crohns and heredity

by jennie

hi would my daughter have crohns disease even though i don't have it but her father does

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crohns and heredity NEW
by: Annette Young

Hello there,

Sadly your daughter does have a greater chance of developing Crohn's disease even though just one of her parents has the condition.

There is certainly an enhanced risk when parents or family members have Crohn's disease. Experts certainly feel that one or more genes make people more susceptible to this disease.

You don't say how old your daughter is but I would certainly keep an eye on her symptoms if they start to materialise, these can vary of course often include abdominal cramping, pains, diarrhoea, blood in the stools and nausea but symptoms do vary from person to person.

Not everyone gets the full force of Crohn's disease, some people get more mild symptoms and others unfortunately can feel quite poorly with it. Ideally, if you can get your daughter onto a healthy and simplistic diet now, it may help to keep her digestive tract balanced, she can also learn basic relaxation techniques which will enable her to deal with stress as they arise. I say this because stress is a well-known trigger for Crohn's and although it is not the cause it can certainly make it worse.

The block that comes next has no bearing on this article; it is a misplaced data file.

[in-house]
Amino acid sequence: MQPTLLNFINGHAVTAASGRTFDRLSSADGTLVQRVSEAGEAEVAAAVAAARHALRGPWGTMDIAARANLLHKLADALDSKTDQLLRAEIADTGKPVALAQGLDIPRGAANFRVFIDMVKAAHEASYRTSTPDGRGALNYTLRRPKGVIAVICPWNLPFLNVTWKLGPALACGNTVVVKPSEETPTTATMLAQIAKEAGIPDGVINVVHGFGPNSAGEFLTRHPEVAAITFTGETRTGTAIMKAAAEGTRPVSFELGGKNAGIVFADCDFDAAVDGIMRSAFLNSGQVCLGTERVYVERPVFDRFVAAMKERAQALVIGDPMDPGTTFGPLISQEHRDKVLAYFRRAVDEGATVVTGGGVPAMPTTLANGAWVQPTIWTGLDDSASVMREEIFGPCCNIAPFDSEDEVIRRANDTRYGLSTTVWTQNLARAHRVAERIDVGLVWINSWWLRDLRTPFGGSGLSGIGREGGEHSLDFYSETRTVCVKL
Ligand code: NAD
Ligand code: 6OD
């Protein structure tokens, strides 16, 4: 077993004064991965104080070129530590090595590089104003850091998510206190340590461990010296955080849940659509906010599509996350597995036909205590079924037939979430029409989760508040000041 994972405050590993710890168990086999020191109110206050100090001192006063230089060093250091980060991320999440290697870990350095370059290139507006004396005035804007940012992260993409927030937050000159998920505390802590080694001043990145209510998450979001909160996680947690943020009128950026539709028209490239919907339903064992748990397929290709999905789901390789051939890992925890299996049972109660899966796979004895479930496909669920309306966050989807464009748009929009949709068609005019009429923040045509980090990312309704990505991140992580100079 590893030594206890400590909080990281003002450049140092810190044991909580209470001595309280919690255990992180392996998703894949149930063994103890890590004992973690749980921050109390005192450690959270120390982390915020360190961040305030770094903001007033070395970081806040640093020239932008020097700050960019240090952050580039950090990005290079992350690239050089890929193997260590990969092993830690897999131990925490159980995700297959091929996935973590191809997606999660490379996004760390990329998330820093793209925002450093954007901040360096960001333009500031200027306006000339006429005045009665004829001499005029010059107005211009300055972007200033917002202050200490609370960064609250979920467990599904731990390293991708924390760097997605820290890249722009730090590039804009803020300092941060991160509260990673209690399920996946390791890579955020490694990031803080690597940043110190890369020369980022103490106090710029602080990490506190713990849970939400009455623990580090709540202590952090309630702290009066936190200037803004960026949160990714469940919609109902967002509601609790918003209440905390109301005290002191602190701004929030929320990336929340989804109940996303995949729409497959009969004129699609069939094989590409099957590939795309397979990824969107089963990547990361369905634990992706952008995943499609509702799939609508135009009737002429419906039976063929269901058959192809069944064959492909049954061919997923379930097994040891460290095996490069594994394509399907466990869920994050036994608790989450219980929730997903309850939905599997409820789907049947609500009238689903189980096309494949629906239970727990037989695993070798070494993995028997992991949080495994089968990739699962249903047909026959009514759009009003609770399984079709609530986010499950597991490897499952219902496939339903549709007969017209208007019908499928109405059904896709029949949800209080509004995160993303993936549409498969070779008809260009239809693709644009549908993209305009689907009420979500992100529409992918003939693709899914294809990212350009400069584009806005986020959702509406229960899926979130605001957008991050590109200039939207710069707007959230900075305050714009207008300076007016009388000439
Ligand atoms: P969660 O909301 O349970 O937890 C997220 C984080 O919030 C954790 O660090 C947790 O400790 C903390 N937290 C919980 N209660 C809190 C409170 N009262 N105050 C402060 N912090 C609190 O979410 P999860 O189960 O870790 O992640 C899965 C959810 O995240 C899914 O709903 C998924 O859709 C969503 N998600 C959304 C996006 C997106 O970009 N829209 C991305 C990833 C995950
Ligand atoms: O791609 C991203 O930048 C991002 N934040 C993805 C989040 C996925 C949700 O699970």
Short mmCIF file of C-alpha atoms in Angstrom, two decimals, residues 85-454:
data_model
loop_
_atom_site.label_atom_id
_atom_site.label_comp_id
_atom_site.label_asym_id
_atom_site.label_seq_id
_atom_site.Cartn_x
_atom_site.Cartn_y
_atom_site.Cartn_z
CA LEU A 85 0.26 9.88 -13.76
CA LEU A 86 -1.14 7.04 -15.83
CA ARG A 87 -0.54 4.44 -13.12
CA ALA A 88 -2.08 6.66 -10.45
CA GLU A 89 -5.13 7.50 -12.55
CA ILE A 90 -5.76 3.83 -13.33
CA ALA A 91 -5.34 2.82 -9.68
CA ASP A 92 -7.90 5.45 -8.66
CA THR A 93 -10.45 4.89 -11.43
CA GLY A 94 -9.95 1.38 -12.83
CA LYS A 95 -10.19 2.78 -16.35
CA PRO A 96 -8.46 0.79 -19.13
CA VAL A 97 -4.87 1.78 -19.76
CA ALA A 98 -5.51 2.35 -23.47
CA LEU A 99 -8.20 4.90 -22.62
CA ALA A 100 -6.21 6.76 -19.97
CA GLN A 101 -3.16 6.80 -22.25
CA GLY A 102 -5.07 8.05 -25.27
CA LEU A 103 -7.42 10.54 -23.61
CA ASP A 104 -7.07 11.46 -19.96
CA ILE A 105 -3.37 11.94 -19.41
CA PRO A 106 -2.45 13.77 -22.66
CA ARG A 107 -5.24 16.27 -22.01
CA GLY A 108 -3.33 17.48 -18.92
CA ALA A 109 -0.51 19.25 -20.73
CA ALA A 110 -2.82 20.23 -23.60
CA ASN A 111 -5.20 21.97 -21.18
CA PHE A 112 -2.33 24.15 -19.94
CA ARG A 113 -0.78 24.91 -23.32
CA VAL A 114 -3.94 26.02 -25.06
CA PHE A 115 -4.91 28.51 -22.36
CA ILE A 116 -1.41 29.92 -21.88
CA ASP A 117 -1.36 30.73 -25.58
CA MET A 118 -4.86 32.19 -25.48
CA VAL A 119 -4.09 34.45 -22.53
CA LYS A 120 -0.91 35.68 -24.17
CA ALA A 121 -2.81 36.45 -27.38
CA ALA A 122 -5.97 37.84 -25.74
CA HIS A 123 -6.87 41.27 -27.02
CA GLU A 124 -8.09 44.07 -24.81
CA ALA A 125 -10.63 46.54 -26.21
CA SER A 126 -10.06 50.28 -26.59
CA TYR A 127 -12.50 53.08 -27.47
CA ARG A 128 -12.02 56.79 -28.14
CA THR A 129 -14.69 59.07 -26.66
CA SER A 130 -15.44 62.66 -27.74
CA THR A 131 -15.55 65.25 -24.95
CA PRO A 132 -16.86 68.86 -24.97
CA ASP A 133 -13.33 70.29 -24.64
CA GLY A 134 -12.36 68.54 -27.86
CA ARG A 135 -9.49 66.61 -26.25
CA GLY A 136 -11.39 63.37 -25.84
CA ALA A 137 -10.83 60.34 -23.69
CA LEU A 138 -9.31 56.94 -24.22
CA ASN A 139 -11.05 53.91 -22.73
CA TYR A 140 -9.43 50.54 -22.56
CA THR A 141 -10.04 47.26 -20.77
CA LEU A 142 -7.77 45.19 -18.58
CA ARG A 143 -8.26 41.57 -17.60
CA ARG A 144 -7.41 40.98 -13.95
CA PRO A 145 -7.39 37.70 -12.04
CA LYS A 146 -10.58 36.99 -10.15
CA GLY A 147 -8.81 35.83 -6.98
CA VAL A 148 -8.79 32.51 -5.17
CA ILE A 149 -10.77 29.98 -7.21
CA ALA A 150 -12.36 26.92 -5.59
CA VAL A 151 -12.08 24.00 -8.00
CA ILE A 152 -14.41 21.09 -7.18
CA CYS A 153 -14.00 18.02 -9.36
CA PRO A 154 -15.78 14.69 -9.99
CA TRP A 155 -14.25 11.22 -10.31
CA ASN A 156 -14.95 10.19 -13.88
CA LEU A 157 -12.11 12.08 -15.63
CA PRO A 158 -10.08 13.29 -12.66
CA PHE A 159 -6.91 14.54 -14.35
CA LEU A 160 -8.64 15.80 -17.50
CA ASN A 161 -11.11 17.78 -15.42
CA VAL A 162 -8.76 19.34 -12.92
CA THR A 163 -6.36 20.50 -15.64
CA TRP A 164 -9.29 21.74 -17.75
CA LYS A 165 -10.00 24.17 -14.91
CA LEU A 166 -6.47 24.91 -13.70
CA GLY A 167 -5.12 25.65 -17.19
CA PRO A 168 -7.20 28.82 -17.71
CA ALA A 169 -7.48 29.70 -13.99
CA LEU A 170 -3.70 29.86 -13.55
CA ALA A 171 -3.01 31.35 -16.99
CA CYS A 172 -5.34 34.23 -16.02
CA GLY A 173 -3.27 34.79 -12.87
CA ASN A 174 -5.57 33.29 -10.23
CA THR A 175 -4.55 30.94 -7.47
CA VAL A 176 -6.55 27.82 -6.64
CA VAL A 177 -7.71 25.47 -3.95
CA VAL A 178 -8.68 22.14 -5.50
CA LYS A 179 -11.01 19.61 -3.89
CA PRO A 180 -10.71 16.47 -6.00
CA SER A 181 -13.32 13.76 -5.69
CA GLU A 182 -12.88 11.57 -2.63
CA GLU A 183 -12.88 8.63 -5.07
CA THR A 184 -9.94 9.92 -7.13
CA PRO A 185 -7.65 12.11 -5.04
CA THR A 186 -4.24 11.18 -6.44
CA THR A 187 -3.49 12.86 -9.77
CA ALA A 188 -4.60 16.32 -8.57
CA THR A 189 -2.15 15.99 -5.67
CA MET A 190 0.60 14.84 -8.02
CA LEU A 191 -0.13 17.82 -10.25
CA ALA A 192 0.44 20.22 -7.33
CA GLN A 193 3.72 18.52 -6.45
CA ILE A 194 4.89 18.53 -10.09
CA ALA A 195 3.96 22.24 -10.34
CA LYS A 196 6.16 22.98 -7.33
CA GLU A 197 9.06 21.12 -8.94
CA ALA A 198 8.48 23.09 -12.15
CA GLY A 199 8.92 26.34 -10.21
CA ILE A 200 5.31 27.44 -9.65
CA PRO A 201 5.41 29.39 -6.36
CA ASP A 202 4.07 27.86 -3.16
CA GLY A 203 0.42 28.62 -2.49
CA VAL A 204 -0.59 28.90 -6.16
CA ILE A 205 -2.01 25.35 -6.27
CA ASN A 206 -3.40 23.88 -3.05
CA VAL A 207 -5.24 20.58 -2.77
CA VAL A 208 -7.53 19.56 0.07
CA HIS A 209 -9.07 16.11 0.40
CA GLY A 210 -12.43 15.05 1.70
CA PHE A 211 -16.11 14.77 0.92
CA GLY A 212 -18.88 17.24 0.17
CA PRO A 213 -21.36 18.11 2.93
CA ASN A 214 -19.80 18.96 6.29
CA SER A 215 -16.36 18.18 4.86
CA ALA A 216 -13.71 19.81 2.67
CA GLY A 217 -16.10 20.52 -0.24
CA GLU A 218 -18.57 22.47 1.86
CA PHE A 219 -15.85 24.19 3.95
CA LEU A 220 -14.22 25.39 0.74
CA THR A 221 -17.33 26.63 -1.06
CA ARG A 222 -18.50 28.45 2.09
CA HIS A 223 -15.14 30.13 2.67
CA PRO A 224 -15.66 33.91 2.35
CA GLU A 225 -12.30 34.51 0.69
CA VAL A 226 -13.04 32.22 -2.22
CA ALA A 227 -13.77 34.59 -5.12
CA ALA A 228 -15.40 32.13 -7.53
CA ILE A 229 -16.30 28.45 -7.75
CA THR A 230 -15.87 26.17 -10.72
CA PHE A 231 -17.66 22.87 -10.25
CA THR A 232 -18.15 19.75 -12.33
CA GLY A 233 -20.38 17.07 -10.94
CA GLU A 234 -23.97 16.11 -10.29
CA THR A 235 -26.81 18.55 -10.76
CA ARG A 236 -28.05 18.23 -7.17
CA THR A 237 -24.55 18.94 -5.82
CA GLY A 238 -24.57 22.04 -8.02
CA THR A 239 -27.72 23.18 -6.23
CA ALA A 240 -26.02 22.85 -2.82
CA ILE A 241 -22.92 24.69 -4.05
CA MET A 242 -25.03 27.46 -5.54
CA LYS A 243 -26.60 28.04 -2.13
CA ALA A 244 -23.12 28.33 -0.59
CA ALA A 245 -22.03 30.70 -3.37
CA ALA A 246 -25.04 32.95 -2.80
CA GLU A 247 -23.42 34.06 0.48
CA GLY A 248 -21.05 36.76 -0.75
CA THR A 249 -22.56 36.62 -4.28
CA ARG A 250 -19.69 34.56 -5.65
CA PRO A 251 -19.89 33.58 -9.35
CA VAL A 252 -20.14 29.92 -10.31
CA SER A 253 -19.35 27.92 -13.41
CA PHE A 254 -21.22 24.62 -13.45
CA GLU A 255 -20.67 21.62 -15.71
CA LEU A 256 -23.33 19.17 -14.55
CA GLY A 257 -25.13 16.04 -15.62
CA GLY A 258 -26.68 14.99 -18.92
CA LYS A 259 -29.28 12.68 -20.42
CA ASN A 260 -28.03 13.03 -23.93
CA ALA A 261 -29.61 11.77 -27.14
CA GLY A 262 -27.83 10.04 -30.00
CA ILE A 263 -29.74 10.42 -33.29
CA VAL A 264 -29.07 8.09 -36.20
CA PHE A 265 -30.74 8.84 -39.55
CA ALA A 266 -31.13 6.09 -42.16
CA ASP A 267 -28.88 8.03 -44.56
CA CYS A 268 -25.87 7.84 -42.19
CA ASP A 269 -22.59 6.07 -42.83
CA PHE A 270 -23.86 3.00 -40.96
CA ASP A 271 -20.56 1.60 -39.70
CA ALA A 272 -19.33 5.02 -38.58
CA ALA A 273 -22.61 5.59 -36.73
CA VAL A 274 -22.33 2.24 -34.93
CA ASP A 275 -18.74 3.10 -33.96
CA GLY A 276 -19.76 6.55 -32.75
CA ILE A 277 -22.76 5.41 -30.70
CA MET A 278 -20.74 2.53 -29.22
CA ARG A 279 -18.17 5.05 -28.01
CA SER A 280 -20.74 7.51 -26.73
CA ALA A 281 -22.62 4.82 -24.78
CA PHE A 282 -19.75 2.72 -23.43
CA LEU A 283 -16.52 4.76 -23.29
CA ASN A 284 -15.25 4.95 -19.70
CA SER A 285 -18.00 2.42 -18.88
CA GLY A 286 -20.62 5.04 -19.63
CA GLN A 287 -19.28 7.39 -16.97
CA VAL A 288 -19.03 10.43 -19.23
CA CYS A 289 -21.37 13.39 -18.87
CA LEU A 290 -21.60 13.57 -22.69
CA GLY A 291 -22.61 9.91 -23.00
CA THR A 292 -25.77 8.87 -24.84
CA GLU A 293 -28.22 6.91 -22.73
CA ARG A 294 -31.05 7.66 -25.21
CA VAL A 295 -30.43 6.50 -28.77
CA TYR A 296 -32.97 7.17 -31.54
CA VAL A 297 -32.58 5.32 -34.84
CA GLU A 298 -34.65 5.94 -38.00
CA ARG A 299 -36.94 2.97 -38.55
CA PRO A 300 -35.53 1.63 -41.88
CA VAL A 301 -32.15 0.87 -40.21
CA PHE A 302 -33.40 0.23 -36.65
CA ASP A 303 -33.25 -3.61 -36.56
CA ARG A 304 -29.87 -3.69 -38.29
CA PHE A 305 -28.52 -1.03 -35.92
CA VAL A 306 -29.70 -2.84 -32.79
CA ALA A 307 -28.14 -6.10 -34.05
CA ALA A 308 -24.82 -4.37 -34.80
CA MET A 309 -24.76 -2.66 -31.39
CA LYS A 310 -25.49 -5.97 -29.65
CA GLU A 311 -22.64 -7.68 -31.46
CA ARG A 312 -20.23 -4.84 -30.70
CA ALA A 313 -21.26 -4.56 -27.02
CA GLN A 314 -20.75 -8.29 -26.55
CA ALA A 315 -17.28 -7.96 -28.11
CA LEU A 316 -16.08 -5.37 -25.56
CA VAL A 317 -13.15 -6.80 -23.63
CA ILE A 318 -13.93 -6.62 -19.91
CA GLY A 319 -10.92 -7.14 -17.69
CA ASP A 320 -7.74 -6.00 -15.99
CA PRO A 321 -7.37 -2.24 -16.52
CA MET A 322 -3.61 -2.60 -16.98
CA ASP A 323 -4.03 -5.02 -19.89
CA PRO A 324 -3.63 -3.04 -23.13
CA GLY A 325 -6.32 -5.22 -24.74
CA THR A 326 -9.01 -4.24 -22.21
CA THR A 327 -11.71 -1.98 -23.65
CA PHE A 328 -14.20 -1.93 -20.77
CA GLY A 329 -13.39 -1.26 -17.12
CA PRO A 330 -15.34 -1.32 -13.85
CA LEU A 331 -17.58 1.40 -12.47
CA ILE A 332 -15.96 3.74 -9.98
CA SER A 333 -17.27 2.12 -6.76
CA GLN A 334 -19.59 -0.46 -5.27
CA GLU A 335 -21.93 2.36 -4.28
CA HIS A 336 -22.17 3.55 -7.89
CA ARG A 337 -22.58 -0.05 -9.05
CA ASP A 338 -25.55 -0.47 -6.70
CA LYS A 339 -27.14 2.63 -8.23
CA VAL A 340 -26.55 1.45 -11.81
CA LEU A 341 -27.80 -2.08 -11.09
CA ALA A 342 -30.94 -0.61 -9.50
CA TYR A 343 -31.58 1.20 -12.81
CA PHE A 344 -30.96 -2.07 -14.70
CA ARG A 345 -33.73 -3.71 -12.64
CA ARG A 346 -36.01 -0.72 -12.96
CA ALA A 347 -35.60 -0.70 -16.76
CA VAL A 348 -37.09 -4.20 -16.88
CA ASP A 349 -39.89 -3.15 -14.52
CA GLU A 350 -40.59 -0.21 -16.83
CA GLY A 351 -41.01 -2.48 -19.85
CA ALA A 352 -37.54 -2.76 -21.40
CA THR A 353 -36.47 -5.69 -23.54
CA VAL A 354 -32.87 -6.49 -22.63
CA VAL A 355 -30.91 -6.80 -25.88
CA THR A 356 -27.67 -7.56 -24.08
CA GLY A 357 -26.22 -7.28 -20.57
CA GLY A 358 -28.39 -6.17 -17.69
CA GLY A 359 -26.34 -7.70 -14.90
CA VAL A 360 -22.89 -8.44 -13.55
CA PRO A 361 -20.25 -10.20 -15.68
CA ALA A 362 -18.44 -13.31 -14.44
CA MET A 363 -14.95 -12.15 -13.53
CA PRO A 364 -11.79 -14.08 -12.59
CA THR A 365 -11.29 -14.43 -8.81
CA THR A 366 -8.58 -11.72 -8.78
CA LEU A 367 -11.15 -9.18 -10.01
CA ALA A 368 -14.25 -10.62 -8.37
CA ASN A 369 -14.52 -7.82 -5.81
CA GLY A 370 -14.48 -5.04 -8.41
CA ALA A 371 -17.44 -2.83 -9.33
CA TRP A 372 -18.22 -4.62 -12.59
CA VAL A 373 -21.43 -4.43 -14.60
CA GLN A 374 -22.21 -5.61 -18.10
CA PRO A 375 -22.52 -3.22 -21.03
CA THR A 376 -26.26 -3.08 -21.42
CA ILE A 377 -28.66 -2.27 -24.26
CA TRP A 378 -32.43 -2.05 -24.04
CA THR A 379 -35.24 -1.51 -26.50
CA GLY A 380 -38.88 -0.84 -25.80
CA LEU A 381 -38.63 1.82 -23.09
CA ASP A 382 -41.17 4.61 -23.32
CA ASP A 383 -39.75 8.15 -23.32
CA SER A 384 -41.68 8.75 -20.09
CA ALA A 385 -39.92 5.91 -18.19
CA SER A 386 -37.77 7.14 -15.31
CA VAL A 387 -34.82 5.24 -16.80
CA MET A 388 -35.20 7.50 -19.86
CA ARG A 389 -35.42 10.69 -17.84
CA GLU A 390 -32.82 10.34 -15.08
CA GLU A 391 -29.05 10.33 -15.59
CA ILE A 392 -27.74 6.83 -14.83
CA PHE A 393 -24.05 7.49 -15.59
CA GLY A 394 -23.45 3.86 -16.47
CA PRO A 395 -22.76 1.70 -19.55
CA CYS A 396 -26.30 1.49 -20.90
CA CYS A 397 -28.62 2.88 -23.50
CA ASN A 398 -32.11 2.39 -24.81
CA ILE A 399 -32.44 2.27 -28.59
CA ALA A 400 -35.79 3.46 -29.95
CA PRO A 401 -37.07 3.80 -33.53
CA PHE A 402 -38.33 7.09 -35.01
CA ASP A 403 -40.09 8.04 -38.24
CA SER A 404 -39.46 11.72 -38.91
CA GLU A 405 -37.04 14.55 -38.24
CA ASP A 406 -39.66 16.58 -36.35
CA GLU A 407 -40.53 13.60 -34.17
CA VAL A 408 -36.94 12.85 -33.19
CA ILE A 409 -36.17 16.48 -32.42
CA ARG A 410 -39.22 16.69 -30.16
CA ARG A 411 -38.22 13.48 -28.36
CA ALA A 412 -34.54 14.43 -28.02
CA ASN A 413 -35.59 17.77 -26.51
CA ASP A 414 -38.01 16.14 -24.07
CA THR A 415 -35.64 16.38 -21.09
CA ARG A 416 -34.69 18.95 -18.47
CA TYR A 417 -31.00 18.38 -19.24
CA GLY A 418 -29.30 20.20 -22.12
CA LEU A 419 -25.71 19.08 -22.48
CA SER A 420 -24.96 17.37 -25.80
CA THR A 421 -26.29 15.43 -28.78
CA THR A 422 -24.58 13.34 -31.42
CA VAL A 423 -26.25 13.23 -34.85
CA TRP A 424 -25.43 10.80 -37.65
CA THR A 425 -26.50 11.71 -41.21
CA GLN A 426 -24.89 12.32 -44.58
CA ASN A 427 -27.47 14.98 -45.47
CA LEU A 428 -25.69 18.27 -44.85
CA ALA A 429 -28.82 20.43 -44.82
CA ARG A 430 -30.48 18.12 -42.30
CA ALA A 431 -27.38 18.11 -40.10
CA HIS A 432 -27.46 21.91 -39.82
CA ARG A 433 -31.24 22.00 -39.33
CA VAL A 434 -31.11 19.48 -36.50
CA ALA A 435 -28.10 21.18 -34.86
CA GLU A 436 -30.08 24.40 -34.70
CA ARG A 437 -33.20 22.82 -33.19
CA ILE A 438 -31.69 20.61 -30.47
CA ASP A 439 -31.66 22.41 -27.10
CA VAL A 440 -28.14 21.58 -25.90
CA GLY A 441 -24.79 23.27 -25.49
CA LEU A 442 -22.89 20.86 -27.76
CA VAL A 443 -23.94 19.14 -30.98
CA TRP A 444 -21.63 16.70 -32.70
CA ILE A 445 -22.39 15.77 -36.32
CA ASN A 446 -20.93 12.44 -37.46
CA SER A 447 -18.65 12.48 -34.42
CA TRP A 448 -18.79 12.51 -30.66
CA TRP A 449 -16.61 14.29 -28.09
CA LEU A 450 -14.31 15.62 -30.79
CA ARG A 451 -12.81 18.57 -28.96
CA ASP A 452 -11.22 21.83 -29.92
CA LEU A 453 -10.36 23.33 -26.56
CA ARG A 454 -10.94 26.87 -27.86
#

Here is some information that might be useful:

The most important thing is to not worry about it at this stage. Just stay sharp and if you think that she might be developing symptoms then seek out professional help.

If anyone else has information on crohn’s and family links do get in touch with us.
Best wishes,

crohns and heredity NEW
by: Lydia D.

Yes, you are most likely are a carrier of some of the 71 identified gene loci, which increase the risk of Crohn's disease.

Researchers estimate that there could be well over 300 different genome risk loci involved in determing the various Crohn's subtypes.

If you have another (autoimmune) disease, for example: ulcerative colitis, coeliac disease, psoriasis, diabetes, lupus erythrematosus, rheumatoid arthritis, etc., this can also increase the risk of offspring developing Crohn's disease because of overlapping genome risk loci between diseases.

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